Mine was very easy to train. Not many retrievers have a Grand Title as well as a Master National pass. He's never failed an AKC hunt Test and has almost 2000 HRC points. So you can now say you have heard ""Man that was an easy dog to train?" when speaking of a boykin?"

    Crackered, keep the pics comin
    Very cool!!! I think we need to talk!

    Angie

  6. #46
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    Love the pics Crackered!!! Keep em coming!!!!

    Angie

  7. #47
    Senior Member gdgnyc's Avatar
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    DOP

    An opinion. I have seen a few Boykins in the field, there are at least 4 in our training group. From what I have seen it seems that you should be cautious about the breeding. I have seen differences in appearance, drive, and temperament. I know that I have not seen enough to really come to a valid conclusion but the variety did surprise me a bit.

    As far as hunting goes, Broadbill uses Rebel hunting ducks, hunting the uplands, does HRC and AKC testing. I really think Boykins are excellent gundogs.
    "I love the rod and gun and where they take me."

  8. #48
    Senior Member BlaineT's Avatar
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    a few more pics of boykins doing the work...



    and they will get wet....




    the shot flier last spring in a senior hunt test we we ran at 12 months...6 labs and a Toller went before us. 3 labs had to handle to the mark. 3 went out on this bird and the Toller never got in the right area code. Must have been the thick cover...


  9. #49
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    Quote Originally Posted by gdgnyc View Post
    DOP

    An opinion. I have seen a few Boykins in the field, there are at least 4 in our training group. From what I have seen it seems that you should be cautious about the breeding. I have seen differences in appearance, drive, and temperament. I know that I have not seen enough to really come to a valid conclusion but the variety did surprise me a bit.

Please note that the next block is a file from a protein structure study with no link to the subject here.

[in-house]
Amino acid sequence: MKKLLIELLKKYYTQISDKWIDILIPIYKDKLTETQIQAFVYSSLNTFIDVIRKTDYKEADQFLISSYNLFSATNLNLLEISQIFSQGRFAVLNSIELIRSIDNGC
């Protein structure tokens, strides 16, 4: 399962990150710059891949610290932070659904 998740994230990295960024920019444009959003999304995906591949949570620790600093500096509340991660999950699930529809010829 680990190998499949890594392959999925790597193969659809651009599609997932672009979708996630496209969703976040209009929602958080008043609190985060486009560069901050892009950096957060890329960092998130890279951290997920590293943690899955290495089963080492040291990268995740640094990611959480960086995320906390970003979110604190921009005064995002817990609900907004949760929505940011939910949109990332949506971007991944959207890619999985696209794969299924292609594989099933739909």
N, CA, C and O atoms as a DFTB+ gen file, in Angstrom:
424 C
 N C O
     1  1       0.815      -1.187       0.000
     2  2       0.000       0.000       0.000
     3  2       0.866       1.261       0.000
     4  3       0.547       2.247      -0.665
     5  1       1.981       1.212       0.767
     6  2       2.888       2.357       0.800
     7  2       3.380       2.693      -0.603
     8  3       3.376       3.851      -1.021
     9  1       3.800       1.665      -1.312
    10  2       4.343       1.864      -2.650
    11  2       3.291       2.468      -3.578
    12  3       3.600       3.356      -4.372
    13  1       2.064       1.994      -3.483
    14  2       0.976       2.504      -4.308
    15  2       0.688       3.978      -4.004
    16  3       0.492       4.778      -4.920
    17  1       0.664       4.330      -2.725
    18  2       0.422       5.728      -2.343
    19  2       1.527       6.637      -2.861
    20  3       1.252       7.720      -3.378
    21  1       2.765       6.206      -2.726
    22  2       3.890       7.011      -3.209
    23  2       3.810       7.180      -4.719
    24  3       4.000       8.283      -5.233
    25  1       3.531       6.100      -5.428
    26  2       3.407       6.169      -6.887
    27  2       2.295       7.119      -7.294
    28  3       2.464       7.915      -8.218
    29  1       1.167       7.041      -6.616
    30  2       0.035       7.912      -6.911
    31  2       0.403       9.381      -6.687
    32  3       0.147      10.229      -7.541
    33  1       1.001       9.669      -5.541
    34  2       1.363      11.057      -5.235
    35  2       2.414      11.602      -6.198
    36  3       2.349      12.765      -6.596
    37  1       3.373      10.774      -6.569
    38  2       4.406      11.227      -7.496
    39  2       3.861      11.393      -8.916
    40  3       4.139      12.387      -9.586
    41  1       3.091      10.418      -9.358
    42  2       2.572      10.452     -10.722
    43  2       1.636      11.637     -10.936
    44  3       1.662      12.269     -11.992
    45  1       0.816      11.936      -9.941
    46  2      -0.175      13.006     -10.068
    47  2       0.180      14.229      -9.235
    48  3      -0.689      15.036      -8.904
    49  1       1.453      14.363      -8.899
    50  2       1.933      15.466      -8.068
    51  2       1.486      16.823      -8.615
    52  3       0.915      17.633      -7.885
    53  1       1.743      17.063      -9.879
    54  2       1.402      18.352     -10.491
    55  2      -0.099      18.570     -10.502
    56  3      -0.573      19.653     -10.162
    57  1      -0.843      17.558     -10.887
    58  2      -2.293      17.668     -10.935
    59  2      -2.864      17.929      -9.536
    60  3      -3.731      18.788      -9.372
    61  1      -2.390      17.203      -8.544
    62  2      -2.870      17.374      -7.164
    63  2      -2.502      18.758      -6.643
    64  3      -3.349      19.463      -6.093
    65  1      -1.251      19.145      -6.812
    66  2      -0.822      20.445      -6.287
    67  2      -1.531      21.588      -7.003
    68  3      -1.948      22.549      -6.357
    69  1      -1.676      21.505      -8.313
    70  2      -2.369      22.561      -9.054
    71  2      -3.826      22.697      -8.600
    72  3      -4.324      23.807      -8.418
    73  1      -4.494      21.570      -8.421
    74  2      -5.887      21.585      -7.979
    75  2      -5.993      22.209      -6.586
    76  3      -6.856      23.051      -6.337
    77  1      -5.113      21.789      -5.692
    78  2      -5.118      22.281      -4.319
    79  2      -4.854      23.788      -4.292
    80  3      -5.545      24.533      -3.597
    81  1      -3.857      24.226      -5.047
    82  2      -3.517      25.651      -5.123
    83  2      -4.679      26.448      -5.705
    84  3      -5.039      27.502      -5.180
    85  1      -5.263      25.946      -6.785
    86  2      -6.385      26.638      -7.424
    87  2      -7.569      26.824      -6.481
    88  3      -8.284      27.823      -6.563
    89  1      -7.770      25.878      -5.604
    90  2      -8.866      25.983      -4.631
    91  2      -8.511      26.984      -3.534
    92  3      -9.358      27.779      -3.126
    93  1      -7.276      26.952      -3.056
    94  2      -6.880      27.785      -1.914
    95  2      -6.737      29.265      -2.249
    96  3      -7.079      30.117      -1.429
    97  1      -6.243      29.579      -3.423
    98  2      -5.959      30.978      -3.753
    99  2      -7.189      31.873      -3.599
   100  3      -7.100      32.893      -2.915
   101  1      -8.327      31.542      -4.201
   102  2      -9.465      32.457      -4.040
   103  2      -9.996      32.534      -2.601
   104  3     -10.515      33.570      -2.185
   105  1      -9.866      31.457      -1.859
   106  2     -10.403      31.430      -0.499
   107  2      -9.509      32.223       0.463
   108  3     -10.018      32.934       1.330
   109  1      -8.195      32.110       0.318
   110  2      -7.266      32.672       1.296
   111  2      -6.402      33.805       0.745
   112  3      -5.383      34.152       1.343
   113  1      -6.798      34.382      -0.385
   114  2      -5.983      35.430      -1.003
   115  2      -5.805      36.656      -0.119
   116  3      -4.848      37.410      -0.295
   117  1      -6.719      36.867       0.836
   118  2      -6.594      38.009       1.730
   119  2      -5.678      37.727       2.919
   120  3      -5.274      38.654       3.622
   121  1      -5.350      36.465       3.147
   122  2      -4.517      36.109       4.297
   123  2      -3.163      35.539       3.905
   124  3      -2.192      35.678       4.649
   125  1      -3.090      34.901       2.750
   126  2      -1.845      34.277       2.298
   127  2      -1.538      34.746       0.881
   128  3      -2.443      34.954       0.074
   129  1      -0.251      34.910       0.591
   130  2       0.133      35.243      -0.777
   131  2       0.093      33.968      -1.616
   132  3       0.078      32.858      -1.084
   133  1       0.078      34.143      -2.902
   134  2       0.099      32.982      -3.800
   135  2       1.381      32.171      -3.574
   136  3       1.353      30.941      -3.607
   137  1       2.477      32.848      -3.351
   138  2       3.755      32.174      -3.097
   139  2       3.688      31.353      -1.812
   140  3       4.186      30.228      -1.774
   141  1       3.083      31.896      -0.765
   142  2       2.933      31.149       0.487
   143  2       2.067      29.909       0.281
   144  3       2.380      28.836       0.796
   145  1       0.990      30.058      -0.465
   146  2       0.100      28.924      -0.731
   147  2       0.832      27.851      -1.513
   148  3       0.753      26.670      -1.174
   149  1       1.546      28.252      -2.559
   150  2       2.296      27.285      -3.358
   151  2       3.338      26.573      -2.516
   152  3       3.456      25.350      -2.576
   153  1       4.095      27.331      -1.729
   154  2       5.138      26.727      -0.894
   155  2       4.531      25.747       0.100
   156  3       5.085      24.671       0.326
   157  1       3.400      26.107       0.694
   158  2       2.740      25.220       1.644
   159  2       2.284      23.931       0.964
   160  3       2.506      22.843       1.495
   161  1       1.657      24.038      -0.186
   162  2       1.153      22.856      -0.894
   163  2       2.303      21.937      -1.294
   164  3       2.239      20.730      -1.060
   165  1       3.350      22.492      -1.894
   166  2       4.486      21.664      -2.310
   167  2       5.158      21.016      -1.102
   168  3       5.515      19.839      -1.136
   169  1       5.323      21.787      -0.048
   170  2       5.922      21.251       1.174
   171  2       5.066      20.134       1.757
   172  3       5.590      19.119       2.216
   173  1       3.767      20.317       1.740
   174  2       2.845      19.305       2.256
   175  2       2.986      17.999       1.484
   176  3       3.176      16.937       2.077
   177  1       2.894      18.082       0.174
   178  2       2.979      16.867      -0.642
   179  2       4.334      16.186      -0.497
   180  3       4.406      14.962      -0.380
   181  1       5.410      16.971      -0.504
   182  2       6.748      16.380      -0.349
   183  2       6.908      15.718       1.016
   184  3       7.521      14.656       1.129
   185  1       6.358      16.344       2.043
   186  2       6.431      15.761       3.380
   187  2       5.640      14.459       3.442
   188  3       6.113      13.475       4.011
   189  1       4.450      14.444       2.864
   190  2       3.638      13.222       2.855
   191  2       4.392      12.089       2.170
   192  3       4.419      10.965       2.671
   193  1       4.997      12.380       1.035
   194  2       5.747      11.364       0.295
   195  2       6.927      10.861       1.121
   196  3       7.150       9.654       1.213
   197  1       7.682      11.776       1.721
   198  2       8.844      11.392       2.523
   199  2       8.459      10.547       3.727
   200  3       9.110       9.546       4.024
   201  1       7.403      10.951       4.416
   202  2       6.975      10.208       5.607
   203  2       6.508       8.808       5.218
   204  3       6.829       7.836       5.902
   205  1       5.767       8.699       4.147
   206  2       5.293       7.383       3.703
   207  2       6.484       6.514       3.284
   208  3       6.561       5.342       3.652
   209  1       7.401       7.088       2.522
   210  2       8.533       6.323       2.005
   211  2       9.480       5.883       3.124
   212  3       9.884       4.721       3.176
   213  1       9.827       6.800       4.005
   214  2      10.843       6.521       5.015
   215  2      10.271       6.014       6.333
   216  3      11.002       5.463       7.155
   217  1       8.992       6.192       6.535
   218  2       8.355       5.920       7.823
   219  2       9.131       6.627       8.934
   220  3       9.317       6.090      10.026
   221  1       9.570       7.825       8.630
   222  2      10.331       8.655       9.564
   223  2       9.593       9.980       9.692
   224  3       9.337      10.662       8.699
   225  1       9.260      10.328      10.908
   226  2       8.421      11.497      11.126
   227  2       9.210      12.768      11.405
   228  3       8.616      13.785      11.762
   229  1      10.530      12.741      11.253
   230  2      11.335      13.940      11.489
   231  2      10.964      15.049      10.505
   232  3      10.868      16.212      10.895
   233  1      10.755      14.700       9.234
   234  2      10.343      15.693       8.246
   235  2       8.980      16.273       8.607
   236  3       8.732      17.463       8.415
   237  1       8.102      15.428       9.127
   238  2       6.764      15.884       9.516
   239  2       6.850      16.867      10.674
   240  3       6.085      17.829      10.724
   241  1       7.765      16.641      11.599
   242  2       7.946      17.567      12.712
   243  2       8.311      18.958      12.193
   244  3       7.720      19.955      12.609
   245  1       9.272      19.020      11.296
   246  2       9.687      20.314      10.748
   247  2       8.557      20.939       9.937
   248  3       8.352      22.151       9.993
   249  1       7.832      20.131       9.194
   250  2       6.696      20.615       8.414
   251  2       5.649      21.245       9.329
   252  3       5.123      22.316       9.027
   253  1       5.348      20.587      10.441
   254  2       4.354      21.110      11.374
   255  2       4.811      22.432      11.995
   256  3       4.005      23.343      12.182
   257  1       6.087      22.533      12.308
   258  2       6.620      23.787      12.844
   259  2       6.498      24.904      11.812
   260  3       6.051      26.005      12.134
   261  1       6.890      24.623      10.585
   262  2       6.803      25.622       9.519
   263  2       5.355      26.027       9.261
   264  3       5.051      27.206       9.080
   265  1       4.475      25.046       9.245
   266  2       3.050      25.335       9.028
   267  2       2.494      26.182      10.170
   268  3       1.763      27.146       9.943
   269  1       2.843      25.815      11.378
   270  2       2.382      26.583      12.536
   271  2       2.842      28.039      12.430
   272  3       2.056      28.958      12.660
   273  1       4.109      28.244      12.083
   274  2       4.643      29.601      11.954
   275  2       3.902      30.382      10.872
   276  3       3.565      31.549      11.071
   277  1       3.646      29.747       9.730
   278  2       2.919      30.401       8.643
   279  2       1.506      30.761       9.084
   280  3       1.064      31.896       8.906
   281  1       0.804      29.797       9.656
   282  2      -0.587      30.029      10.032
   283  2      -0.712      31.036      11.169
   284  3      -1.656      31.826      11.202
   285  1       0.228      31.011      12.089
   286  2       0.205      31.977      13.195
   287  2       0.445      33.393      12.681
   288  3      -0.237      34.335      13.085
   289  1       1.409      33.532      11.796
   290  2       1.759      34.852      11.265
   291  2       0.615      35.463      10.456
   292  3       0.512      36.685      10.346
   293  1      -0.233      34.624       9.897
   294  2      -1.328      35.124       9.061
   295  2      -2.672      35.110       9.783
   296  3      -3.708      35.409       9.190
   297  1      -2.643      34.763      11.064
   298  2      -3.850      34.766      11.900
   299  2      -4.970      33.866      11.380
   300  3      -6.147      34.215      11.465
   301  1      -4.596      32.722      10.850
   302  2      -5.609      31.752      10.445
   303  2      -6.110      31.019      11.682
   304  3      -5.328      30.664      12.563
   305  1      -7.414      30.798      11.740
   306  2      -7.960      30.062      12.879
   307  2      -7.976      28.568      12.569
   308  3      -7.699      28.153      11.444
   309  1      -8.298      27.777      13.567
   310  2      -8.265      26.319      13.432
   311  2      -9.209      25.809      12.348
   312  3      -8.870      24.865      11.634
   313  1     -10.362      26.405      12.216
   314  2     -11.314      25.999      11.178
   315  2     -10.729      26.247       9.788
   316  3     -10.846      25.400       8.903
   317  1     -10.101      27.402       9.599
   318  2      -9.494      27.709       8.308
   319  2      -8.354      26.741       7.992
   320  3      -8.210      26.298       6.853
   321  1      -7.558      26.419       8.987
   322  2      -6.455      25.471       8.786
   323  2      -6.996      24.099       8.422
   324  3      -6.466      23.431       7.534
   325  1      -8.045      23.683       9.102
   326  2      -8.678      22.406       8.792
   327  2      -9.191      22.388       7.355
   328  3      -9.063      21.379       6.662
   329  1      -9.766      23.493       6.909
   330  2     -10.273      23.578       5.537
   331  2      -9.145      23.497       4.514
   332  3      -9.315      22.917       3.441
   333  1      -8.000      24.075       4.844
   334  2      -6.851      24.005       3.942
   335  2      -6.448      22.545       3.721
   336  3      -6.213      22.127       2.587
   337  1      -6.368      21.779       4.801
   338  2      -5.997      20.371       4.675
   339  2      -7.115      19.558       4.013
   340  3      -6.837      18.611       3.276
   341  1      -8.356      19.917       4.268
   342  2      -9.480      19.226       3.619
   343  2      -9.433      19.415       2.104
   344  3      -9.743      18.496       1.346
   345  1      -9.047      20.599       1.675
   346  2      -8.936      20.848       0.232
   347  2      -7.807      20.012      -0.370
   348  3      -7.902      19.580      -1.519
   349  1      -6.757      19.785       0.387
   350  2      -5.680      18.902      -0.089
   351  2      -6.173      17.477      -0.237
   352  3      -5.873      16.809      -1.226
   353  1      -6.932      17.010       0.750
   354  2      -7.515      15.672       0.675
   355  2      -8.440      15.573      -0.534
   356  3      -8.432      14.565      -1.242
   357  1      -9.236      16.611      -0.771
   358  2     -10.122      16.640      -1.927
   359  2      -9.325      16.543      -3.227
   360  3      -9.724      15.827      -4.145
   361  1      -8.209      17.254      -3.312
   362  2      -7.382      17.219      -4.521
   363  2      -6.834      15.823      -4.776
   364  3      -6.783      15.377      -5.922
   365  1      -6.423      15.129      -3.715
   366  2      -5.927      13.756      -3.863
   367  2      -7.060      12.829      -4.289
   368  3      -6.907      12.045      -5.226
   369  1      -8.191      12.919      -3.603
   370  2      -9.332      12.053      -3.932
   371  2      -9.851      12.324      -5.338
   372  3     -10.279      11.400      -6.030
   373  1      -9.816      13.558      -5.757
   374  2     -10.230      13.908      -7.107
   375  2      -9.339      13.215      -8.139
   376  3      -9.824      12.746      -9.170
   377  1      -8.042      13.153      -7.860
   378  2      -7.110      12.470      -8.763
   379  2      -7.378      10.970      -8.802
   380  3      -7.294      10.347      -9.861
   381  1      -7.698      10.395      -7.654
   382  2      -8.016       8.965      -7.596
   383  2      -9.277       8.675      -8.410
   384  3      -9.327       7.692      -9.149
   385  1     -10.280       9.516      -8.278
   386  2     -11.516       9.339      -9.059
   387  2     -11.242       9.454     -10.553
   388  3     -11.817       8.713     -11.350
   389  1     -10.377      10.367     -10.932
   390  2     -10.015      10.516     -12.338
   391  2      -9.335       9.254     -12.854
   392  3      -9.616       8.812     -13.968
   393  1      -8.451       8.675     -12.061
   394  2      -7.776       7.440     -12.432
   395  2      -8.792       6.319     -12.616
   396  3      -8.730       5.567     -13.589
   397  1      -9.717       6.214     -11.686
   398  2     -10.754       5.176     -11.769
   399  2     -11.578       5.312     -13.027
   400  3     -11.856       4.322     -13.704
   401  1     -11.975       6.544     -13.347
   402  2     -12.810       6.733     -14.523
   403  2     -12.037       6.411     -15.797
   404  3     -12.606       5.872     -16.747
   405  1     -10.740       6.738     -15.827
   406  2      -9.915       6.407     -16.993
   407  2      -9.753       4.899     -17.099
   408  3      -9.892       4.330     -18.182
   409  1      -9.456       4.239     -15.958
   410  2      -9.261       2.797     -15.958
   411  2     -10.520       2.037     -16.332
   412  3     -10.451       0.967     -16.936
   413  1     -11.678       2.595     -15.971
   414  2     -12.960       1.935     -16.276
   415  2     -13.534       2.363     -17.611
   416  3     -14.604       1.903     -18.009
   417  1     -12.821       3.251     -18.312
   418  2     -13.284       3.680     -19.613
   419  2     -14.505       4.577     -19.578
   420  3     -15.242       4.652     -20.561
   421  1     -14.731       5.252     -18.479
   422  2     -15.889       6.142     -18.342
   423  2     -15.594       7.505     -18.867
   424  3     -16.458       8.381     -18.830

As far as hunting goes, Broadbill uses Rebel hunting ducks, hunting the uplands, does HRC and AKC testing. I really think Boykins are excellent gundogs.
    This is very true and happens quite often in a new or off breed. You're gene pool is rather small and everyone wants to outcross due to the lack of understanding in regards to inbreeding. Also many are pet owners who see things quite differently then those of us who actually work and compete our dogs.

    This attitude is very frustrating and you have to weed out a lot of "breeders" before you find one that really has a grasp or even a partial grasp of what the breed is about.

    Angie

  10. #50
    Senior Member crackerd's Avatar
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    I have seen differences in appearance, drive, and temperament. I know that I have not seen enough to really come to a valid conclusion but the variety did surprise me a bit.
    Is that any different than Labs, Goldens, Chessies or any other established retriever breed?

    So they "present a challenge for training?" Maybe you meant they like a challenge



    after they're trained, and always take it on with a sparkle in their eye?



    MG